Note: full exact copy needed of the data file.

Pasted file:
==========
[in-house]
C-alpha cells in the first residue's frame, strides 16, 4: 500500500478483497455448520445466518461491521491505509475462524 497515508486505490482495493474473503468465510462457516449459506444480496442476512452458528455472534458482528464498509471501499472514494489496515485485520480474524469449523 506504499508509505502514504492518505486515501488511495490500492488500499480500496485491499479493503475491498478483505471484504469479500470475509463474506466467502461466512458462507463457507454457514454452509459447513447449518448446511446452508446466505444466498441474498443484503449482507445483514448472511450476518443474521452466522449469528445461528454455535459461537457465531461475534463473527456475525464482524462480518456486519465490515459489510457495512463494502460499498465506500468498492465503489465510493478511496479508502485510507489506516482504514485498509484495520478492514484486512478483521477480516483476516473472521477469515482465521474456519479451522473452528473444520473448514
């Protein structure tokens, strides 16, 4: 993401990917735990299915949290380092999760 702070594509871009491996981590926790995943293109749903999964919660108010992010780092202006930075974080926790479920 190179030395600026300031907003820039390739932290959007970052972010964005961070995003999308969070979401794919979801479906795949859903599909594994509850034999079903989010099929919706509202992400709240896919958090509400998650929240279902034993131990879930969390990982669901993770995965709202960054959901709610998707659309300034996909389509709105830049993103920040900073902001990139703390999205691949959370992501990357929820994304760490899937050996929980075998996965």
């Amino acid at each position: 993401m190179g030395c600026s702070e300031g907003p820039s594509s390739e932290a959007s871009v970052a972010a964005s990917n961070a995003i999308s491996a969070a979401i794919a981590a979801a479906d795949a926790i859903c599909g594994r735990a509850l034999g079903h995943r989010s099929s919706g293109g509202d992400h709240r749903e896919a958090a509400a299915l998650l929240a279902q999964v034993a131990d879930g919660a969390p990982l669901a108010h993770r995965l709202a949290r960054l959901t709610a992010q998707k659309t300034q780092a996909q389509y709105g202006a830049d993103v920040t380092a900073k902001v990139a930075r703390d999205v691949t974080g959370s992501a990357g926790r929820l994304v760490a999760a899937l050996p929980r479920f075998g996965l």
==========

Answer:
[in-house]
C-alpha cells in the first residue's frame, strides 16, 4: 500500500478483497455448520445466518461491521491505509475462524 497515508486505490482495493474473503468465510462457516449459506444480496442476512452458528455472534458482528464498509471501499472514494489496515485485520480474524469449523 506504499508509505502514504492518505486515501488511495490500492488500499480500496485491499479493503475491498478483505471484504469479500470475509463474506466467502461466512458462507463457507454457514454452509459447513447449518448446511446452508446466505444466498441474498443484503449482507445483514448472511450476518443474521452466522449469528445461528454455535459461537457465531461475534463473527456475525464482524462480518456486519465490515459489510457495512463494502460499498465506500468498492465503489465510493478511496479508502485510507489506516482504514485498509484495520478492514484486512478483521477480516483476516473472521477469515482465521474456519479451522473452528473444520473448514
């Protein structure tokens, strides 16, 4: 993401990917735990299915949290380092999760 702070594509871009491996981590926790995943293109749903999964919660108010992010780092202006930075974080926790479920 190179030395600026300031907003820039390739932290959007970052972010964005961070995003999308969070979401794919979801479906795949859903599909594994509850034999079903989010099929919706509202992400709240896919958090509400998650929240279902034993131990879930969390990982669901993770995965709202960054959901709610998707659309300034996909389509709105830049993103920040900073902001990139703390999205691949959370992501990357929820994304760490899937050996929980075998996965």
């Amino acid at each position: 993401m190179g030395c600026s702070e300031g907003p820039s594509s390739e932290a959007s871009v970052a972010a964005s990917n961070a995003i999308s491996a969070a979401i794919a981590a979801a479906d795949a926790i859903c599909g594994r735990a509850l034999g079903h995943r989010s099929s919706g293109g509202d992400h709240r749903e896919a958090a509400a299915l998650l929240a279902q999964v034993a131990d879930g919660a969390p990982l669901a108010h993770r995965l709202a949290r960054l959901t709610a992010q998707k659309t300034q780092a996909q389509y709105g202006a830049d993103v920040t380092a900073k902001v990139a930075r703390d999205v691949t974080g959370s992501a990357g926790r929820l994304v760490a999760a899937l050996p929980r479920f075998g996965l």